1. The Lotus, drawn from Nature.
2. Egyptian representation of the Lotus.
3. Another, in a different stage of growth.
4. Three Papyrus Plants, and three full-blown Lotus Flowers with two Buds, held in the hand of a King as an offering to a God.
5. A full-blown Lotus and two Buds, bound together with Ribbons, the type of the Capitals of Egyptian Columns.
6. The Lotus and Buds in the form of a Column, bound round with Matting, from a Painting representing the Portico of a Temple.
7. The Base of the Stem of the Papyrus, drawn from Nature; the type of the Bases and Shafts of Egyptian Columns.
8. Expanding Bud of the Papyrus, drawn from Nature.
9. Another, in a less advanced stage of growth.
10. Egyptian representation of the Papyrus Plant; the complete type of the Capital, Shaft, and Base of the Egyptian Columns.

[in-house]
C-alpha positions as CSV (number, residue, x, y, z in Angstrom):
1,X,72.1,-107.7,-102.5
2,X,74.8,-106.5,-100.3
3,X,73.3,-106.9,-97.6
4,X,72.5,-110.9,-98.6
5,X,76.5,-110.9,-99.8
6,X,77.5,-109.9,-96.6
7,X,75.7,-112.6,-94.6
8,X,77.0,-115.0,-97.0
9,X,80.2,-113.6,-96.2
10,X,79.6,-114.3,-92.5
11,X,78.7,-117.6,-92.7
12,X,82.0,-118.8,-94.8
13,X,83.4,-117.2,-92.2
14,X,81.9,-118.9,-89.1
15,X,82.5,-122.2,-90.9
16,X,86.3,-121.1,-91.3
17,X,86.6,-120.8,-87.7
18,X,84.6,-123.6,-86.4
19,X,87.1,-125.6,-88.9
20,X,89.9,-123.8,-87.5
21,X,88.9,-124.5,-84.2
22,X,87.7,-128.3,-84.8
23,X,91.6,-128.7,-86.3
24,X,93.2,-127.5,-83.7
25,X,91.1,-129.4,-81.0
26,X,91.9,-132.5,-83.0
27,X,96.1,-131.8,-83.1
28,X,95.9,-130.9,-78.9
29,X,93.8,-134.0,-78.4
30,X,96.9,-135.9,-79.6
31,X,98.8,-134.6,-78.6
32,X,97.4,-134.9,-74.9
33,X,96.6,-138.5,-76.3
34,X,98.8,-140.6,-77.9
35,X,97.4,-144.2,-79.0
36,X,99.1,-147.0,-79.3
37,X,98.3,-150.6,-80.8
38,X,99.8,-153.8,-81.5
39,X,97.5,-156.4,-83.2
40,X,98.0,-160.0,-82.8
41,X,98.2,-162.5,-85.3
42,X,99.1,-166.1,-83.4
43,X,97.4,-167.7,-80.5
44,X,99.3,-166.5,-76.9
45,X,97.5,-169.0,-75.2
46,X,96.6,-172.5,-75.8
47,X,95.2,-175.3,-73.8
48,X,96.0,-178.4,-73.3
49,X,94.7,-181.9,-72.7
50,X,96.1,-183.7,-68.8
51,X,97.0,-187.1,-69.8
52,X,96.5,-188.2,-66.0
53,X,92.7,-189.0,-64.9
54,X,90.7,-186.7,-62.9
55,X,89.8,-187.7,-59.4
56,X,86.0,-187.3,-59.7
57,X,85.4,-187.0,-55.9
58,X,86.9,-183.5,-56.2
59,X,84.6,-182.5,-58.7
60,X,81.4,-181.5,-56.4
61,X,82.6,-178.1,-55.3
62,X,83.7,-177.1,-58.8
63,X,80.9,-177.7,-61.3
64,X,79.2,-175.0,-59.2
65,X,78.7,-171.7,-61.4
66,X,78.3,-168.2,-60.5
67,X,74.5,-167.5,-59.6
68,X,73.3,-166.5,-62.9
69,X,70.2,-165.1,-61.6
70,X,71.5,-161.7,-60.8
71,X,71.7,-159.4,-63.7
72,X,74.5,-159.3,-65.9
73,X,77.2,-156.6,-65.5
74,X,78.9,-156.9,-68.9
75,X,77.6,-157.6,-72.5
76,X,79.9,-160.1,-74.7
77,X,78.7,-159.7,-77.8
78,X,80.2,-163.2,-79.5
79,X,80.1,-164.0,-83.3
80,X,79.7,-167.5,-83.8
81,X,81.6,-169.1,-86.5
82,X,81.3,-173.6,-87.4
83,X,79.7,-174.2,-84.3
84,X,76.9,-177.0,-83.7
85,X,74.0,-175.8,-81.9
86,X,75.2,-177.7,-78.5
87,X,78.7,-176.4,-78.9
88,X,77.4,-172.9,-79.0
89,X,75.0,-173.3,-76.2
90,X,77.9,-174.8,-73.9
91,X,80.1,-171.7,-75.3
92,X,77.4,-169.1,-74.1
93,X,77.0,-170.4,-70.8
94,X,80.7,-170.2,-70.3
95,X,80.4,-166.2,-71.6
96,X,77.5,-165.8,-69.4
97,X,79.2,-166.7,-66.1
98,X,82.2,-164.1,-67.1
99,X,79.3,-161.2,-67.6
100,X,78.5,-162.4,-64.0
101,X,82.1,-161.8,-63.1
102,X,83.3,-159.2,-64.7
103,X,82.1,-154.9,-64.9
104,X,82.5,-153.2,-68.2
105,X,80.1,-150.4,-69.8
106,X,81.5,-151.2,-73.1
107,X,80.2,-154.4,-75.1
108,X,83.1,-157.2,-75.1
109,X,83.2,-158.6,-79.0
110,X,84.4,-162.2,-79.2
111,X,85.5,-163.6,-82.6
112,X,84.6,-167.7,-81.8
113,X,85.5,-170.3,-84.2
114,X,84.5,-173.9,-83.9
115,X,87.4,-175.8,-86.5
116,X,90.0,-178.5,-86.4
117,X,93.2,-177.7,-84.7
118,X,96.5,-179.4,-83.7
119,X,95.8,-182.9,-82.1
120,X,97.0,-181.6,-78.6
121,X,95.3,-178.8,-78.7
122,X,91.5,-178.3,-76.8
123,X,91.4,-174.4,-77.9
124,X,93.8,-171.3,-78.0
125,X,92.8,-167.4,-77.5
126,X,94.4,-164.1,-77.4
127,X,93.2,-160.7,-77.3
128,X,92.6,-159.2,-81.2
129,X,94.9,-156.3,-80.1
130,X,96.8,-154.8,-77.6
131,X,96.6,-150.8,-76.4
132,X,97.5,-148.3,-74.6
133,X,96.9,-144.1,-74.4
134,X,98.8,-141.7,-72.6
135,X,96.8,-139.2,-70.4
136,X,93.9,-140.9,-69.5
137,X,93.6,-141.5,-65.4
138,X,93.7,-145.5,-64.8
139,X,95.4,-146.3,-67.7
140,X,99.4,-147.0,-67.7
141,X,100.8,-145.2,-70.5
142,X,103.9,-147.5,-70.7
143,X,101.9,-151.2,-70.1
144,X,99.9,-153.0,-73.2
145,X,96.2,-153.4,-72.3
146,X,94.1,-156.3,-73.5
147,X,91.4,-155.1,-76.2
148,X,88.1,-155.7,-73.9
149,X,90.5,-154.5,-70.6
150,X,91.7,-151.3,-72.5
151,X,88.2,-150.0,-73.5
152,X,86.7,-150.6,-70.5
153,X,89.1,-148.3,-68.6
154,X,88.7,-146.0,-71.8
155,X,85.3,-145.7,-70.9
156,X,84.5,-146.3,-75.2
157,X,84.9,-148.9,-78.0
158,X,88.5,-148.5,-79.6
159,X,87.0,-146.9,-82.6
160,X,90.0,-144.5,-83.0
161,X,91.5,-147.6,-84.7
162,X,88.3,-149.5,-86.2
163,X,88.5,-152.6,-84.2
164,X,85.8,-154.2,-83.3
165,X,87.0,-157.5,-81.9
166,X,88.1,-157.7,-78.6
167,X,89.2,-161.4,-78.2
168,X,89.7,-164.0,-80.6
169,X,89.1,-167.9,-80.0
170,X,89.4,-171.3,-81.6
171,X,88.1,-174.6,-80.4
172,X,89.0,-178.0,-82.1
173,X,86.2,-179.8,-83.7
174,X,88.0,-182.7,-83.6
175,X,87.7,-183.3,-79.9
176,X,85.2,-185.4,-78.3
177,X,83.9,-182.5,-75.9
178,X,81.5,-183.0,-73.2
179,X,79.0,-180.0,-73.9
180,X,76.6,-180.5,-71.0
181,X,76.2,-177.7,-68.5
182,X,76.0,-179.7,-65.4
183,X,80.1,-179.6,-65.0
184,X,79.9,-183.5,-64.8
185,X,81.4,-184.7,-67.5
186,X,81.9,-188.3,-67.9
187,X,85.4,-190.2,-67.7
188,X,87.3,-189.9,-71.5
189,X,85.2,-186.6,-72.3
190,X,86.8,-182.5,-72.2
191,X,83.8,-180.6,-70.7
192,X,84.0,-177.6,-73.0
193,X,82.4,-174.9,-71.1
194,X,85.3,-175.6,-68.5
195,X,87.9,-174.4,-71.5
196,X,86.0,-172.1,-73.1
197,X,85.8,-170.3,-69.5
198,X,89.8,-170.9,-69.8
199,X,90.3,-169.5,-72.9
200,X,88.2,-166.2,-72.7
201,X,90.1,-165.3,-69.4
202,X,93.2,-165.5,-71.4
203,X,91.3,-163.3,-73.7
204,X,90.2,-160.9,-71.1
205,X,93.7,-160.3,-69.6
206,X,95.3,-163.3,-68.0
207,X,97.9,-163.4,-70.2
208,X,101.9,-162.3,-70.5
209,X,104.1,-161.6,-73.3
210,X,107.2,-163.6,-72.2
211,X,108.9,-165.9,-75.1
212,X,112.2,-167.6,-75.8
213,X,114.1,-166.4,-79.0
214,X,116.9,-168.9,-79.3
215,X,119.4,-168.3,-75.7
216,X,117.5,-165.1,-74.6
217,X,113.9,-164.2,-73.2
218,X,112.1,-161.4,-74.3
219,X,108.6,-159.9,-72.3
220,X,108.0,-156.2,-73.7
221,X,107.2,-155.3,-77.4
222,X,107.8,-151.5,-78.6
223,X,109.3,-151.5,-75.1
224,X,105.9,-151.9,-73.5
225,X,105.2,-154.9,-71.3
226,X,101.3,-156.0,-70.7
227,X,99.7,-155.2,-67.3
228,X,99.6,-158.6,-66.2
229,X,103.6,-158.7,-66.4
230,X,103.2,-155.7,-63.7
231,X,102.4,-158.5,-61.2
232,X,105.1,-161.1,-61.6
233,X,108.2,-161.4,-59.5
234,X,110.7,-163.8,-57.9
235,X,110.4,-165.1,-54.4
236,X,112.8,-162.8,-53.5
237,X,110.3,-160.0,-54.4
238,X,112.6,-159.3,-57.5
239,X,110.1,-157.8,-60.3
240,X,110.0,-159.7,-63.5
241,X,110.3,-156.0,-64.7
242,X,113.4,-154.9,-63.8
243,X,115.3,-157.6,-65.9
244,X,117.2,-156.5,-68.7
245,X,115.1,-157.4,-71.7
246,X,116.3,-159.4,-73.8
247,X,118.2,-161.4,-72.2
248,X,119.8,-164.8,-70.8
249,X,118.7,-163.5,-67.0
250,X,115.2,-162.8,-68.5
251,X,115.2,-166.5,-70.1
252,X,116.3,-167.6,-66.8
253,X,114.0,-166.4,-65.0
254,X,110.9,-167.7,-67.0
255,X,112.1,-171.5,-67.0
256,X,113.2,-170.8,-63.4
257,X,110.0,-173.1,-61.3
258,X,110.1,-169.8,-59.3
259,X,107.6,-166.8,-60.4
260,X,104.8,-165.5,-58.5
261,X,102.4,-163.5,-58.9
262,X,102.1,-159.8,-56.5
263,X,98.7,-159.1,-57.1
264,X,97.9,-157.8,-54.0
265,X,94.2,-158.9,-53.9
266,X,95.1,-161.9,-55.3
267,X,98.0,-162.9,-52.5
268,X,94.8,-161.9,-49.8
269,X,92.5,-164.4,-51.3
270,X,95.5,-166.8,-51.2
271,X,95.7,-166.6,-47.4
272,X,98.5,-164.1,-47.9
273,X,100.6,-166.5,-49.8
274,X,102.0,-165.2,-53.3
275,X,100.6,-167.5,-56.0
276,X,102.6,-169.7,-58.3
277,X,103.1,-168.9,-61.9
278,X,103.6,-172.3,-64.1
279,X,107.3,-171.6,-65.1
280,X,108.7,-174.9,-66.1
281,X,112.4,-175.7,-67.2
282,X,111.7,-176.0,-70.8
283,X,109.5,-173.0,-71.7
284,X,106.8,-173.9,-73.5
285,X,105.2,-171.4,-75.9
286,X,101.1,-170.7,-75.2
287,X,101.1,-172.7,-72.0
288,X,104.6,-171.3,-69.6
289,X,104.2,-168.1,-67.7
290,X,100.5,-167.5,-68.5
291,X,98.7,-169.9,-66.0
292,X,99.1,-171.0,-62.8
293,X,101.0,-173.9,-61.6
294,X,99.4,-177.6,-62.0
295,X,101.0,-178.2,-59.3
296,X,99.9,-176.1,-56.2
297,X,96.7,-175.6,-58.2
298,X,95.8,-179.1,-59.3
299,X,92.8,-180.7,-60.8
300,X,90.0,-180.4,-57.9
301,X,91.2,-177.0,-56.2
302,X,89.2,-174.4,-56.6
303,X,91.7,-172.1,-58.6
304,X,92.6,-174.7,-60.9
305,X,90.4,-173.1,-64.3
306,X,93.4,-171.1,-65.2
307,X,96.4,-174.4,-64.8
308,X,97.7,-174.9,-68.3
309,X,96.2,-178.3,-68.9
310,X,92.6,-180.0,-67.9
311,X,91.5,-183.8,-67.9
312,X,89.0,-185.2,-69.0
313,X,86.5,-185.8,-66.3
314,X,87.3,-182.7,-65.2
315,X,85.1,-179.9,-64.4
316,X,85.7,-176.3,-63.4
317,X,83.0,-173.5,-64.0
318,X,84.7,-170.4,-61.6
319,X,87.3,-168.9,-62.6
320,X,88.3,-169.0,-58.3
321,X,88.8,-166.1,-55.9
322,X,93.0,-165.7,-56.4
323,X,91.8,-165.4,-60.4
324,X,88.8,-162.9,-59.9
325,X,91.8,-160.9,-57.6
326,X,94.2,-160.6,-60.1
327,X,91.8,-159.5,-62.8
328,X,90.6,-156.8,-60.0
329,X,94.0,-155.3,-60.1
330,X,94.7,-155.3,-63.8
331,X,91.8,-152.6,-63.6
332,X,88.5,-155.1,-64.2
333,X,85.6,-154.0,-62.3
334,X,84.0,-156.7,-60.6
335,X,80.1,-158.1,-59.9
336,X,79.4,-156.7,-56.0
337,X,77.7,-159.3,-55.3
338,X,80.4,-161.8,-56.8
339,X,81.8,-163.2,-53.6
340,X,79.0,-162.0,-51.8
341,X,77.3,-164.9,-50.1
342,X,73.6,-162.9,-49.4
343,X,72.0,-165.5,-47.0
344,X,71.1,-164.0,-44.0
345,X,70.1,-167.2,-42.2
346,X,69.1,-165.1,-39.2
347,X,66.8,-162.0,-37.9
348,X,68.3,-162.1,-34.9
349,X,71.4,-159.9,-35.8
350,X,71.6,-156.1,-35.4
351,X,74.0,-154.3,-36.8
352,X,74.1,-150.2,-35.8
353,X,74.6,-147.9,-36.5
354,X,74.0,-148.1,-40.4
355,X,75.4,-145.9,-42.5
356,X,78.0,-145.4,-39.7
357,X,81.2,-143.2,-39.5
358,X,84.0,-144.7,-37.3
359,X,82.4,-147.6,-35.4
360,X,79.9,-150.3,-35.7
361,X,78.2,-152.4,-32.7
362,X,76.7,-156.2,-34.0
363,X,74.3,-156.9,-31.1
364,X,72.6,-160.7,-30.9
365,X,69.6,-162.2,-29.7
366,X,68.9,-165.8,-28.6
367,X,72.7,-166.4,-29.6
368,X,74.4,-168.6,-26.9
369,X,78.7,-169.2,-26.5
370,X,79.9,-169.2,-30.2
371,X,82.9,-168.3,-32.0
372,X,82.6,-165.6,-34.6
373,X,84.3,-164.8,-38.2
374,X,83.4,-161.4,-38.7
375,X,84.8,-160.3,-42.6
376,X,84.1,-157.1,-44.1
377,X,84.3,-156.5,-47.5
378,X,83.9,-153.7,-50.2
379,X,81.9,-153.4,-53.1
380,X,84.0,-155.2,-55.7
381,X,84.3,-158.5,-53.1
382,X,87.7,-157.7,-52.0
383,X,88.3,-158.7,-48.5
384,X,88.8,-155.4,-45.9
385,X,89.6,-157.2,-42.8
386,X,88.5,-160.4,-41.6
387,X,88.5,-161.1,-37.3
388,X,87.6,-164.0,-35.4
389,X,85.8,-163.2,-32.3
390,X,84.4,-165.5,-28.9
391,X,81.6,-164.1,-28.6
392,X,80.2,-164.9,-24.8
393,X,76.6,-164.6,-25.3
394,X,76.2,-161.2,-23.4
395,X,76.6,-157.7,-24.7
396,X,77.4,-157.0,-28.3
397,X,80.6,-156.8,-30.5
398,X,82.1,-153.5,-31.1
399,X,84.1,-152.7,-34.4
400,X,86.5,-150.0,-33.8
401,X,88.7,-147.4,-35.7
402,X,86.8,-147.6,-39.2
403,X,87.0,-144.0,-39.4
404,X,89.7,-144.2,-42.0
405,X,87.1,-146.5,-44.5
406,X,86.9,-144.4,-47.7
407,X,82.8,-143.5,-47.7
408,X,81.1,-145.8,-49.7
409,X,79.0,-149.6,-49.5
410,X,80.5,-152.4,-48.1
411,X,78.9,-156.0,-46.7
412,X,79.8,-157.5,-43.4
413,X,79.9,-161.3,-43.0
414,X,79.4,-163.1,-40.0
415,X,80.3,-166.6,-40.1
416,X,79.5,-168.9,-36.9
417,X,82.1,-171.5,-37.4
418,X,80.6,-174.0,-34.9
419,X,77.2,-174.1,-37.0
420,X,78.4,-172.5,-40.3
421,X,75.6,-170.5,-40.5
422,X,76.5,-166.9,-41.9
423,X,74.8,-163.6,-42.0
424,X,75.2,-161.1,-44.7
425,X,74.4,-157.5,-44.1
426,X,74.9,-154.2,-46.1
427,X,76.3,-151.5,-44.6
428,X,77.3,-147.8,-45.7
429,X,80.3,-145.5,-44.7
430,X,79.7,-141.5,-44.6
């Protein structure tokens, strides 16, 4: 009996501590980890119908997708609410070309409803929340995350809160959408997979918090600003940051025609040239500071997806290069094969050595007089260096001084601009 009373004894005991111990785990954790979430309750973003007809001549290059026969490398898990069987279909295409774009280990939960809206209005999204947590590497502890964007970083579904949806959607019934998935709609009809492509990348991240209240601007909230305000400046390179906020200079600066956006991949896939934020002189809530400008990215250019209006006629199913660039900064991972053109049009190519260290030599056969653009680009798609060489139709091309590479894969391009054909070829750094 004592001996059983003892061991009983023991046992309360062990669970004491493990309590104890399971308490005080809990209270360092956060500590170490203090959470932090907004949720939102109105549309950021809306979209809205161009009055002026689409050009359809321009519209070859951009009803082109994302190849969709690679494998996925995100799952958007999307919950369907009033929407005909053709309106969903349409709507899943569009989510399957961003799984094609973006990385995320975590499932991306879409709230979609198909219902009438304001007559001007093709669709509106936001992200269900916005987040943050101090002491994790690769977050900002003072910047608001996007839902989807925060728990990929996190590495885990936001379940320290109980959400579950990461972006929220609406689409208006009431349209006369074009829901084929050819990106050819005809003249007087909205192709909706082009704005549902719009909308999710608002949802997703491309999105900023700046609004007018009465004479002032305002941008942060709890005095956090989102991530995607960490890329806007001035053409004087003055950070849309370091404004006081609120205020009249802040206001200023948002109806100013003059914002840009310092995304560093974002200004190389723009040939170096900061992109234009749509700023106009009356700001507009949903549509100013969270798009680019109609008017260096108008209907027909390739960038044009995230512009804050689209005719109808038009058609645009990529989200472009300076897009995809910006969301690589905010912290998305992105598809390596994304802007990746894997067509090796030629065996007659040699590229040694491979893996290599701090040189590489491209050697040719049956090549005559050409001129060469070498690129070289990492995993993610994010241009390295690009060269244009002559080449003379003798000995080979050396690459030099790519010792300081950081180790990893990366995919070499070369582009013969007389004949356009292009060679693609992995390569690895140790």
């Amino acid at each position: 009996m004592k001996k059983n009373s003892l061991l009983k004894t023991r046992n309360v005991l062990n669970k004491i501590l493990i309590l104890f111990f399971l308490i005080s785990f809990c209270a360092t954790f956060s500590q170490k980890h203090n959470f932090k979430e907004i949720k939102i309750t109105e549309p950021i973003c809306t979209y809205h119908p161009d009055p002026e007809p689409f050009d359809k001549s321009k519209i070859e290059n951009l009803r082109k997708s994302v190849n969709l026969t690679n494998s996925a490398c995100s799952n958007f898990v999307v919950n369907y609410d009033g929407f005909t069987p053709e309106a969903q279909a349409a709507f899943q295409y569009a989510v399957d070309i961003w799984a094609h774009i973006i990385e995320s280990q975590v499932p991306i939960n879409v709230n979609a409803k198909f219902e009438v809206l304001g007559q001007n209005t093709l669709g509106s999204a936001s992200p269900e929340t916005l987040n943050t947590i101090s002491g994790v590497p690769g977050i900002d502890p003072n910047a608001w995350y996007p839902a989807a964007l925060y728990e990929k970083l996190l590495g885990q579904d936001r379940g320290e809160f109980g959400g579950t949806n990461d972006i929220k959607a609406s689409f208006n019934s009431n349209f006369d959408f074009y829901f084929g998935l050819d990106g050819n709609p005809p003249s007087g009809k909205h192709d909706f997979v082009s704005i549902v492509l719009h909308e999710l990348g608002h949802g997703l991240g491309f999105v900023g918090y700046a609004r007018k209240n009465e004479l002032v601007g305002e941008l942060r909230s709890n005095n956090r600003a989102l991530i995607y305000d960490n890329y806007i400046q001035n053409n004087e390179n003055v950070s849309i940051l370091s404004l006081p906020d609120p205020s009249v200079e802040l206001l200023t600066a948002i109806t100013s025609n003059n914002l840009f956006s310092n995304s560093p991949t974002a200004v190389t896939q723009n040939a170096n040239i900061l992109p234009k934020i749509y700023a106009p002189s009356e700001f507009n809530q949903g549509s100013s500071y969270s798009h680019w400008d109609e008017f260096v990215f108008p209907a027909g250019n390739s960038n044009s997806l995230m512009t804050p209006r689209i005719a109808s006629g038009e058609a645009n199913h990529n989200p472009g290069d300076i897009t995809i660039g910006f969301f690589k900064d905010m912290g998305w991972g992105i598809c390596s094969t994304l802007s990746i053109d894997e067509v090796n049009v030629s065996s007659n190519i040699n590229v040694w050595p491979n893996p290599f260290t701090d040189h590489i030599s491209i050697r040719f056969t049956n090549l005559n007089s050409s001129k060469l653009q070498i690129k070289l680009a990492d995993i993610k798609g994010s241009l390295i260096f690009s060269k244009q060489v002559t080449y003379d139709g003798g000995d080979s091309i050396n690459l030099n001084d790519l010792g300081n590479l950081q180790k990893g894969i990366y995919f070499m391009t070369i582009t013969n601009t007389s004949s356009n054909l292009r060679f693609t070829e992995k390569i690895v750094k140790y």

11. The same, in combination with Lotus Buds, Grapes, and Ivy.
12. A combination of the Lotus and Papyrus, representing a Column bound with Matting and Ribbons.
13. Egyptian representation of the Lotus and Buds.
14, 15. Representations of the Papyrus, from an Egyptian Painting.
16. Representation of Plants growing in the Desert.
17. Representation of the Lotus and Papyrus growing in the Nile.
18. Another variety of Desert Plants.
Source: The grammar of ornament by Owen Jones, London 1910
Associated to Ancient Egyptian Ornaments and Decorations.